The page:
Allen has been struck by the pride the families are showing for their student athletes. "Some parents are seeing skills that they had not known their child had," commented Allen. "One parent commented that they did not know their son could run so fast. This is first time many of these students have participated in an organized sport programs and had their parents on the side line cheering them on. The parents are very supportive."

"My family thinks that is it cool that I am playing basketball," said Fredericksen. "And they know it is fun for me to be with my friends."

The WHS team has competed at several tournaments and its next is Saturday, February 6 at Kelso High School and then February 13 at Prairie High School. One of the challenges is to get fans in the stands at these games. "We are planning to do a scrimmage during a high school game half time or during a pep assembly," Allen said. She also commented that after the WHS cheerleaders attended a Unified game one of the squad members commented, "Everyone needs to see this." The games are free to attend.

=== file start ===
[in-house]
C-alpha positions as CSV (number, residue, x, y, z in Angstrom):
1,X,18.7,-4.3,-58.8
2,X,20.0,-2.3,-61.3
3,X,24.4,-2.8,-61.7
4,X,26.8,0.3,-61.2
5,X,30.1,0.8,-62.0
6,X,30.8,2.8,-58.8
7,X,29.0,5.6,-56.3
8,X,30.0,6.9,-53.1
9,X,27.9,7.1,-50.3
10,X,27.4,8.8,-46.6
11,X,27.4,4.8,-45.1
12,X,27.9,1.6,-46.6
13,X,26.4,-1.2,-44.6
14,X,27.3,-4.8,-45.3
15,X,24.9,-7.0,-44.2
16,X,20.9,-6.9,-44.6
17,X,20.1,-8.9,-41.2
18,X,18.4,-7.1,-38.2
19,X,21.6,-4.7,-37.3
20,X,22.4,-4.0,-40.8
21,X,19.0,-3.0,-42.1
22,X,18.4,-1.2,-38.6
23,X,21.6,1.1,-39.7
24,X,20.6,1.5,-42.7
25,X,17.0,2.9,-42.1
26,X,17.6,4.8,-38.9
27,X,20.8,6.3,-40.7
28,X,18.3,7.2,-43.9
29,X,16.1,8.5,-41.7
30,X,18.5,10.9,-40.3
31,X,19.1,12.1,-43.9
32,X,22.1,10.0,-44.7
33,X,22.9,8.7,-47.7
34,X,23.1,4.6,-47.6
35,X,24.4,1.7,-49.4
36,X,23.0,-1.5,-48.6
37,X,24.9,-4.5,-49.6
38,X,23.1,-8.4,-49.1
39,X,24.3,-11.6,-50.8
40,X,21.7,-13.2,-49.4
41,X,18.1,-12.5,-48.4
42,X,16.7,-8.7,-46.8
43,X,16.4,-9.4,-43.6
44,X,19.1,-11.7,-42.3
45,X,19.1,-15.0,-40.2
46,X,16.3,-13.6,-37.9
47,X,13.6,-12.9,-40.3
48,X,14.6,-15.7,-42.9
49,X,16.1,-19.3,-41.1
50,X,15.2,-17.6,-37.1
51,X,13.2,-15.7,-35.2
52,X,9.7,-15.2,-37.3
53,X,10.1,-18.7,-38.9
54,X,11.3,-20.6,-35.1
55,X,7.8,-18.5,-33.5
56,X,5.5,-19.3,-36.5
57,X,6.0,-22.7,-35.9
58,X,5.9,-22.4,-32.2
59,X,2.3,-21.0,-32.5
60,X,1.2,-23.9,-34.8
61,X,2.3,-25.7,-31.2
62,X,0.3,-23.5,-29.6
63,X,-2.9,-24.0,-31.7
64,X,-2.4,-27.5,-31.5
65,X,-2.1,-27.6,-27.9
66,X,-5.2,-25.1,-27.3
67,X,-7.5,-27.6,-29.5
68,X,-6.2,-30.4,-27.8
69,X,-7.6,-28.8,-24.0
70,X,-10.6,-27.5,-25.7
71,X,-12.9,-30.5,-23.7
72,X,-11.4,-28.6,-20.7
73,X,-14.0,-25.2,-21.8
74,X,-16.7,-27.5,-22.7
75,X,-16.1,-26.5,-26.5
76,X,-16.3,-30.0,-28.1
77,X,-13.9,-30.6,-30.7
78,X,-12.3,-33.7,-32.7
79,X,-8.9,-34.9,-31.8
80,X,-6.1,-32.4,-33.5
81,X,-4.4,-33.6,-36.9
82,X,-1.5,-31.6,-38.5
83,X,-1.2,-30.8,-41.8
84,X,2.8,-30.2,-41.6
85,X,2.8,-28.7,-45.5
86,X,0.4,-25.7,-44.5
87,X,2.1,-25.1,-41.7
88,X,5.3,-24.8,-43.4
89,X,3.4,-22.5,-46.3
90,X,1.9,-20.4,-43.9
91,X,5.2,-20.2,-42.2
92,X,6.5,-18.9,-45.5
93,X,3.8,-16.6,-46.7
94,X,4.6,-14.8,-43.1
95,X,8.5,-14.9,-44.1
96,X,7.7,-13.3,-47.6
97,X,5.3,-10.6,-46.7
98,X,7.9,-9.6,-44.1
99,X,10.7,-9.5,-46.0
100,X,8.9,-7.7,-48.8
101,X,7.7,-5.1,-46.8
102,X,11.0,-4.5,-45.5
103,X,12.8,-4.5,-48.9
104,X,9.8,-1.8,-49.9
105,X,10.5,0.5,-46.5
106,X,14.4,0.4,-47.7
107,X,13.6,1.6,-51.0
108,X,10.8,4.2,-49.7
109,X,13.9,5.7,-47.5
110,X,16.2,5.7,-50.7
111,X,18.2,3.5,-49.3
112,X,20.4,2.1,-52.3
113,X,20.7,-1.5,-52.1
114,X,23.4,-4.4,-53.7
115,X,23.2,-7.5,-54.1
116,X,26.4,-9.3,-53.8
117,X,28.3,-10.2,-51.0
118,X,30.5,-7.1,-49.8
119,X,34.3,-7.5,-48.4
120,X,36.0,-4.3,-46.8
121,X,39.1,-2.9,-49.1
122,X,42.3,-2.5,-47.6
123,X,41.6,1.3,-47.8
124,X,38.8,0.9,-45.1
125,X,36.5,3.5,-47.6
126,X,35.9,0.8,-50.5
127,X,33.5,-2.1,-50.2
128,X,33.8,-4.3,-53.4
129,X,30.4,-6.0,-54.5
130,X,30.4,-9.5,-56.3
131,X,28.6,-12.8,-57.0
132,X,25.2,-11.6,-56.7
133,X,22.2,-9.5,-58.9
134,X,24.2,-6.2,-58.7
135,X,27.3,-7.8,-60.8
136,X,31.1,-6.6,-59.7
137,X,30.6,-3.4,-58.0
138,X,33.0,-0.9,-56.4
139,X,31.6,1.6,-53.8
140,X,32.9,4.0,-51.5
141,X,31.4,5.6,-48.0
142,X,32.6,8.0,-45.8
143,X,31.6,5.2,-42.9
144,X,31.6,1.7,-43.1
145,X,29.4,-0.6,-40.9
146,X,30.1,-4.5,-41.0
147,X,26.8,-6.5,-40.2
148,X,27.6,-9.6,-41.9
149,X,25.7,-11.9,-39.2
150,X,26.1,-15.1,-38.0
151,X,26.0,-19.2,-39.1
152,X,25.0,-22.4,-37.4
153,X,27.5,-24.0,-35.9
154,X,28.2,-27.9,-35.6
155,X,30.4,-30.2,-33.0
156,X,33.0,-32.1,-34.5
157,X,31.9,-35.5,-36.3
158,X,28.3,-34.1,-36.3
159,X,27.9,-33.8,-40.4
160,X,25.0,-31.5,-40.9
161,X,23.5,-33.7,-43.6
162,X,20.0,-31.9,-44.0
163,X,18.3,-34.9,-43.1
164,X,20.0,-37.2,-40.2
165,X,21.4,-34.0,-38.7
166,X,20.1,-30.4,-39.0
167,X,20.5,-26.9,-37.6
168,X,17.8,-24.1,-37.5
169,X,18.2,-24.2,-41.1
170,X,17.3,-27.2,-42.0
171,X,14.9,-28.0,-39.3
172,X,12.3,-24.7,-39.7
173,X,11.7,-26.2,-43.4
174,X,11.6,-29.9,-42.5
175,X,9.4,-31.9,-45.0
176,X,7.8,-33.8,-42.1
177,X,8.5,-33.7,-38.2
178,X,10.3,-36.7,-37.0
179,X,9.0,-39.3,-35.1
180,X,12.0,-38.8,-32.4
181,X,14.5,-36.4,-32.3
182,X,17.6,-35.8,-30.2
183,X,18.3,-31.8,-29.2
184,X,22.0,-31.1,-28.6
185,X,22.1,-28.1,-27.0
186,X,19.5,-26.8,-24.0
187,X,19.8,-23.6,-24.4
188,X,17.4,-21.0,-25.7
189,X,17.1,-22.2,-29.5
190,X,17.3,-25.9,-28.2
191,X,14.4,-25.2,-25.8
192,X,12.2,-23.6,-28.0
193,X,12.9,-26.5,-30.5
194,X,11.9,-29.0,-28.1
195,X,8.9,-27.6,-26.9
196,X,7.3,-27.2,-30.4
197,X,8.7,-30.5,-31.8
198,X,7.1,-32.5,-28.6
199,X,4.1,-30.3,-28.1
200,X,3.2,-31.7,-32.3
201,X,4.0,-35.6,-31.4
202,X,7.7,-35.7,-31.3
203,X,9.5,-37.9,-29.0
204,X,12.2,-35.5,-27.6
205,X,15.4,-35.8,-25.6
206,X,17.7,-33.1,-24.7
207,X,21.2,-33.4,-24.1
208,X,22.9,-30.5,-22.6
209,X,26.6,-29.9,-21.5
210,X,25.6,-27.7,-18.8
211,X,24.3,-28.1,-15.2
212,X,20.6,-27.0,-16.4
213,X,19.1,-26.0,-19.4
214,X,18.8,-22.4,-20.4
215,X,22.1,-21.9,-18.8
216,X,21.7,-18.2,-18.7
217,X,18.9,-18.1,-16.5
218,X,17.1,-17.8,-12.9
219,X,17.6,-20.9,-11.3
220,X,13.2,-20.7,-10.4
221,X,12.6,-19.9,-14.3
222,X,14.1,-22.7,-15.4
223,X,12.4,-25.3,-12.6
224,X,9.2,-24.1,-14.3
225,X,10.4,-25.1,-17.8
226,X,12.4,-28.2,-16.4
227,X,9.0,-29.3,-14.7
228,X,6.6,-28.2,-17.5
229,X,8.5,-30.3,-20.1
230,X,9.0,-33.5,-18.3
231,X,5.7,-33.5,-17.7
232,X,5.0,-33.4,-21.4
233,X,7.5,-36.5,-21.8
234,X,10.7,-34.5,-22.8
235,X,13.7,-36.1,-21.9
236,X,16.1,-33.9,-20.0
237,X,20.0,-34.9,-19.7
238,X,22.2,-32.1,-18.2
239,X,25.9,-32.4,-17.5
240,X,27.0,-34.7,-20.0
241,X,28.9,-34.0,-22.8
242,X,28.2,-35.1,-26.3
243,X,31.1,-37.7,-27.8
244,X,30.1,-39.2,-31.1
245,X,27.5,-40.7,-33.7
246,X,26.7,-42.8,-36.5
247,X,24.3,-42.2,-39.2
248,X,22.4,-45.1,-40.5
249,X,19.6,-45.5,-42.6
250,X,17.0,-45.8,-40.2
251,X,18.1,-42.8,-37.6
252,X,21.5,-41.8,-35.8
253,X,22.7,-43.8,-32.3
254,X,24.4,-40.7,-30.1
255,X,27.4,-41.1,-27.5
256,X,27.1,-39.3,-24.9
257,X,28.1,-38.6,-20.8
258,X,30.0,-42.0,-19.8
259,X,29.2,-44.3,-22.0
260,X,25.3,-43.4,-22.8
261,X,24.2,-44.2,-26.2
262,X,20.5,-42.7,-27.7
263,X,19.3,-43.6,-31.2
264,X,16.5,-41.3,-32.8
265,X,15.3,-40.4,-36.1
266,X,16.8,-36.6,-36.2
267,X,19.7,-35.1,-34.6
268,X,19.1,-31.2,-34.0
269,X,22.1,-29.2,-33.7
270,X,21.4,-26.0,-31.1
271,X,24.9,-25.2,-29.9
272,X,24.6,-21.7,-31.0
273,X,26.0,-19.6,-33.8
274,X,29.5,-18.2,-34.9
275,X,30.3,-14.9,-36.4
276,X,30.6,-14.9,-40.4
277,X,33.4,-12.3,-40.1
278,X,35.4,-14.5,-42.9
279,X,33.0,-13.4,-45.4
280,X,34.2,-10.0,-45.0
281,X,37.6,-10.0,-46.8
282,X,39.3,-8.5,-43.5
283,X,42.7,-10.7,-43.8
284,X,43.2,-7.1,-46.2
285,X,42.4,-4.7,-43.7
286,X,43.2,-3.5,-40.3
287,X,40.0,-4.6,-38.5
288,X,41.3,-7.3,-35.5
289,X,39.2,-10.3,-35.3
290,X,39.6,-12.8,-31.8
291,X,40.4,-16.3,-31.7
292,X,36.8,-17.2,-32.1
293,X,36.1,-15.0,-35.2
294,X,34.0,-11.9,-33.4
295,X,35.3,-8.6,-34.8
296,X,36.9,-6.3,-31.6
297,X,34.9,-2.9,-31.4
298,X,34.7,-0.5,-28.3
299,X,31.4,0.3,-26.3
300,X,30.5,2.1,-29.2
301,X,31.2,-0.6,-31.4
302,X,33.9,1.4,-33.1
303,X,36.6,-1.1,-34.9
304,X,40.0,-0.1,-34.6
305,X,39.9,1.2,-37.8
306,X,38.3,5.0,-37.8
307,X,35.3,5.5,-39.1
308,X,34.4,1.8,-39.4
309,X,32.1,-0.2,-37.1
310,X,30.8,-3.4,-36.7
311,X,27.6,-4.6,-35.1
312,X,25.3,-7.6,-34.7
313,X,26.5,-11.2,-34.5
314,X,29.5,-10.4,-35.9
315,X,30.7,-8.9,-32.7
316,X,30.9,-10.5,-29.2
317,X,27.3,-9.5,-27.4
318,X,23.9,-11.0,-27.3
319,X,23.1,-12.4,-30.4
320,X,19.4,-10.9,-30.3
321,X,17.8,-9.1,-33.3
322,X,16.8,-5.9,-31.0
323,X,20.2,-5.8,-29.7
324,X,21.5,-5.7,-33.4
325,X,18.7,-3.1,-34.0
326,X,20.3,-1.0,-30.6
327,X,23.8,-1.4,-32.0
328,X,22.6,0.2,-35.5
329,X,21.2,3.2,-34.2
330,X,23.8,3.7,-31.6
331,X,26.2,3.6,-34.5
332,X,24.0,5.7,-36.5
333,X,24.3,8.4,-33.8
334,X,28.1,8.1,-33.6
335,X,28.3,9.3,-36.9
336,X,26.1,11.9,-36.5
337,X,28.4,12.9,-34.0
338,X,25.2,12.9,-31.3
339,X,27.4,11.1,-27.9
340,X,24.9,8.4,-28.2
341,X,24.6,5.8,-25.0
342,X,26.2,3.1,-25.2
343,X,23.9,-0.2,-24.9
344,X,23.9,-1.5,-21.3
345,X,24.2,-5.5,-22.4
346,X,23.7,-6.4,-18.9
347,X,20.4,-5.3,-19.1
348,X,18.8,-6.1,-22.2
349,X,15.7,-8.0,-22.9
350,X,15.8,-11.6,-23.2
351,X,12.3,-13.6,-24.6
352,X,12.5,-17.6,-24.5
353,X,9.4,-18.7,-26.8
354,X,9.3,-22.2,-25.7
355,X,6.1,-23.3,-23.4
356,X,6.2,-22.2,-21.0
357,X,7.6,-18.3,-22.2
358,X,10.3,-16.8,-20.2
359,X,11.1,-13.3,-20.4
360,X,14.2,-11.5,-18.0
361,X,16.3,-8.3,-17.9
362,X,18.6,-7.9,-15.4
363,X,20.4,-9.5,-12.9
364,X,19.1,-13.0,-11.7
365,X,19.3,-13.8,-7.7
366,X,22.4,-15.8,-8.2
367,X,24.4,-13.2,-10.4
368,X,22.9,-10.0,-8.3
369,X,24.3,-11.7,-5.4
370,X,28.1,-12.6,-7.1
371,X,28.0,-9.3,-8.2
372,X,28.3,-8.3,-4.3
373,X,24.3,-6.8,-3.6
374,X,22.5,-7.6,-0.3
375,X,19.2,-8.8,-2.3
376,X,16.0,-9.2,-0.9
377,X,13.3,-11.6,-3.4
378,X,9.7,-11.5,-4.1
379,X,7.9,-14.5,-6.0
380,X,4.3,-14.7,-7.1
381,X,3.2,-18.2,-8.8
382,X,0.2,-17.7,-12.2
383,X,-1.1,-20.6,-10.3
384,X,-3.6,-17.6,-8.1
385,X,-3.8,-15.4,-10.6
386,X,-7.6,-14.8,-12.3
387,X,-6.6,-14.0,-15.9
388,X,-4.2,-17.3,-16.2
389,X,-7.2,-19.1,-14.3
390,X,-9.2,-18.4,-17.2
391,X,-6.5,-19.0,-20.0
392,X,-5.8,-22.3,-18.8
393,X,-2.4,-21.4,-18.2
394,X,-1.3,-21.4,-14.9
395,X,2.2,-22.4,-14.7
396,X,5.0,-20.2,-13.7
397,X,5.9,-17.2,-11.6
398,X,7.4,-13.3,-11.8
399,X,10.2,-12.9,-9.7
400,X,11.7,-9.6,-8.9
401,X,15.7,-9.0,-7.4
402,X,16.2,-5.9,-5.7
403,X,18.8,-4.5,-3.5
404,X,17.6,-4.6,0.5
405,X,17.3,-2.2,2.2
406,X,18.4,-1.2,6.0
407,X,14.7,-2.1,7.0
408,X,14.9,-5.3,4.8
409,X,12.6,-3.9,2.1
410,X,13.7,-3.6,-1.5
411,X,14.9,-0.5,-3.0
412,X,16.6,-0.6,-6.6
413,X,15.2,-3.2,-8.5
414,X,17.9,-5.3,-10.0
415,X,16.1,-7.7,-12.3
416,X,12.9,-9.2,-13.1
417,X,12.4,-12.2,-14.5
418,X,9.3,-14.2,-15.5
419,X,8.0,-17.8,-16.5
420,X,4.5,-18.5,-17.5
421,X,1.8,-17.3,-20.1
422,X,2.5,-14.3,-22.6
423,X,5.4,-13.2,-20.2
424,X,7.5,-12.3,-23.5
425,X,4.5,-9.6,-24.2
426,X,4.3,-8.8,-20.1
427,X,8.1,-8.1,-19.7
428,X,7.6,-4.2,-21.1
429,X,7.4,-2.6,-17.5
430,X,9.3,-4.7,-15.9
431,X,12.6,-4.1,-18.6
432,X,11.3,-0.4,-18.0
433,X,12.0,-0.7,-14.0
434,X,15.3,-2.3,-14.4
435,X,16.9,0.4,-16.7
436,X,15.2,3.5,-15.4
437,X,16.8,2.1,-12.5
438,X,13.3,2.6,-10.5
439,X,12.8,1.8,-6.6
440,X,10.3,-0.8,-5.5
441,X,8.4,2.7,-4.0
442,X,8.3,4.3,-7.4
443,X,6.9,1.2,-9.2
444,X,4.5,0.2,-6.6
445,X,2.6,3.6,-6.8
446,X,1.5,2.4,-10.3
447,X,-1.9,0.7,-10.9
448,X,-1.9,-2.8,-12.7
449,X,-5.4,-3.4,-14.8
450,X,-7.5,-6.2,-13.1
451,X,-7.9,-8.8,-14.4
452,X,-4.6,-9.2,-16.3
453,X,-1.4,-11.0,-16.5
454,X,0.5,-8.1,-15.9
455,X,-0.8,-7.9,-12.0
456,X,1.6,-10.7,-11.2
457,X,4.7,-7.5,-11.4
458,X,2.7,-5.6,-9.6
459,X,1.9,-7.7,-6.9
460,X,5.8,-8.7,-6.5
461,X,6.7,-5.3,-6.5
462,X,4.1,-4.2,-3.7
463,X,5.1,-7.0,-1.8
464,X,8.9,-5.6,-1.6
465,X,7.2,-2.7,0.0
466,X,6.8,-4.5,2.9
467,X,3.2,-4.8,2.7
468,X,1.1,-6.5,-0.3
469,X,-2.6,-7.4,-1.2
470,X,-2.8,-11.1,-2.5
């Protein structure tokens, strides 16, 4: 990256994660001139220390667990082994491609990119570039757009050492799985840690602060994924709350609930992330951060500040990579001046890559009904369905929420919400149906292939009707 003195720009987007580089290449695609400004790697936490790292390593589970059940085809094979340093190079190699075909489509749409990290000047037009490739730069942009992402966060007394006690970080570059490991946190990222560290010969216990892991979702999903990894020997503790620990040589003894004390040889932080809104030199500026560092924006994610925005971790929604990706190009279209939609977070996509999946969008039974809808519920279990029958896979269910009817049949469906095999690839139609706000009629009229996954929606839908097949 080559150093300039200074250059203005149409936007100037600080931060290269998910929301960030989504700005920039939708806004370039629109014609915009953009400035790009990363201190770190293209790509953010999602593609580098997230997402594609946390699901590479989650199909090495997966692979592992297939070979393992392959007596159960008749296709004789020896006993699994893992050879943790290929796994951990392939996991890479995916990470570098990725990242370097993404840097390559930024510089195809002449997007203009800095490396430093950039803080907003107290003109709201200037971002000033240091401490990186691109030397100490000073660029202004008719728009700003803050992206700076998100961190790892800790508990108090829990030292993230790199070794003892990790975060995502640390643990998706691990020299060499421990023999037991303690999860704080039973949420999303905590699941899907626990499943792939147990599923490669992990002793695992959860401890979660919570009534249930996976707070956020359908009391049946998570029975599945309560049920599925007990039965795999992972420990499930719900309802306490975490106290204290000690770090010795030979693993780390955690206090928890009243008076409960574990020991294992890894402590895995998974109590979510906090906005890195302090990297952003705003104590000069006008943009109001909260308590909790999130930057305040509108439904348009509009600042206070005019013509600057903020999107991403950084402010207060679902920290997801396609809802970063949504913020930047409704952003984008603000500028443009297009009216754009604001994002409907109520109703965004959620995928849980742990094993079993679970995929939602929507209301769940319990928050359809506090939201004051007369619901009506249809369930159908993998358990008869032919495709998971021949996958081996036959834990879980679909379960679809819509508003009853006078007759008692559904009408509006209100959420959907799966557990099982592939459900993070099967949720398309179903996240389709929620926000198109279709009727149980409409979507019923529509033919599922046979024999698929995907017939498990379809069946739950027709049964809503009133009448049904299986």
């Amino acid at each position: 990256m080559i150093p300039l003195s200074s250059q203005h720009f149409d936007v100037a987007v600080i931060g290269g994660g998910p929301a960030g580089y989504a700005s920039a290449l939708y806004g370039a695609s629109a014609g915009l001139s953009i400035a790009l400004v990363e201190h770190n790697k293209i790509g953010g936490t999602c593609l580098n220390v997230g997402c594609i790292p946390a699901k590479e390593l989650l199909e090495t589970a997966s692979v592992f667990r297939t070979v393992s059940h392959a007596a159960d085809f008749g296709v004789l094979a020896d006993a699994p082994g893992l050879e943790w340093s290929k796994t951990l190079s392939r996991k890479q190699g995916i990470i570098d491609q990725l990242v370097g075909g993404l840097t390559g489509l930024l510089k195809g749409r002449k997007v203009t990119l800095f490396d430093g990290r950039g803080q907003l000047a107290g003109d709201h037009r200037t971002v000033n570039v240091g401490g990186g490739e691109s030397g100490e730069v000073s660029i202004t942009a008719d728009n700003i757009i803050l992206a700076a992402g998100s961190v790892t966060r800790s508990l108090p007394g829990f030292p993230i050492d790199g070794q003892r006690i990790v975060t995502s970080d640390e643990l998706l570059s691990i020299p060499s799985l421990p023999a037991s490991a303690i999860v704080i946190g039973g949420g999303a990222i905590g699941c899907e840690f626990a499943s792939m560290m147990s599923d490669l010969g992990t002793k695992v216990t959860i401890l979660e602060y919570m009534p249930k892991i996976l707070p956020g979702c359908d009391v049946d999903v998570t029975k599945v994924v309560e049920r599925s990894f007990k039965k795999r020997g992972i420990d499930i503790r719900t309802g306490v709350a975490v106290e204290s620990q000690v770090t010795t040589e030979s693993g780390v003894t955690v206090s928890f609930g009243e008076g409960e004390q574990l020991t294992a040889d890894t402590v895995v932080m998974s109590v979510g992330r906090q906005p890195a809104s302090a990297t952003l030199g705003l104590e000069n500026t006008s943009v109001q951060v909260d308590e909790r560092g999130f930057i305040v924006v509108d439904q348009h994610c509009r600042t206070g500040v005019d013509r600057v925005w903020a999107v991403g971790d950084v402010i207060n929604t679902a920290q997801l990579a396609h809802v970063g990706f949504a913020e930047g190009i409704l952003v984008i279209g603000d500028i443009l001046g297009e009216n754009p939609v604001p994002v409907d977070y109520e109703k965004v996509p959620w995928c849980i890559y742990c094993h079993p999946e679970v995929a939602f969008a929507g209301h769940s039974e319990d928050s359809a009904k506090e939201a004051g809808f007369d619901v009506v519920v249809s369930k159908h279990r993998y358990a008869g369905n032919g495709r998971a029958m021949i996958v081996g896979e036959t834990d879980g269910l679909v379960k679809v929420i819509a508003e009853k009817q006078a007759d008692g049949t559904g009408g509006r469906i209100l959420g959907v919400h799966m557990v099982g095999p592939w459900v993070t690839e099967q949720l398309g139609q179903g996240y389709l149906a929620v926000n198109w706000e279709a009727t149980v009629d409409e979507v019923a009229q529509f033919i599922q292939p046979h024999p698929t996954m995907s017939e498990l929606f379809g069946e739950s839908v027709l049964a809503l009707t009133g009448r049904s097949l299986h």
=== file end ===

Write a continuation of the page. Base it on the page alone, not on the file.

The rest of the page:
Unified Sports compete in two divisions. Division one are those teams that are very competitive and division two are more recreational players. Washougal started with a single team but has grown to have a team in both division. Camas also has a team in each division.

According to Allen, Special Olympics helps with funding through a $2,000 grant for equipment and uniforms. WSD Special Education pays the rest. The coaching is all volunteer and there is no fee for students.



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Attached Media Files: Grant Lewis and Nathan Odenthal
Washougal Association of Educators and Washougal School District Board of Directors Approve Teacher Contract - 01/27/16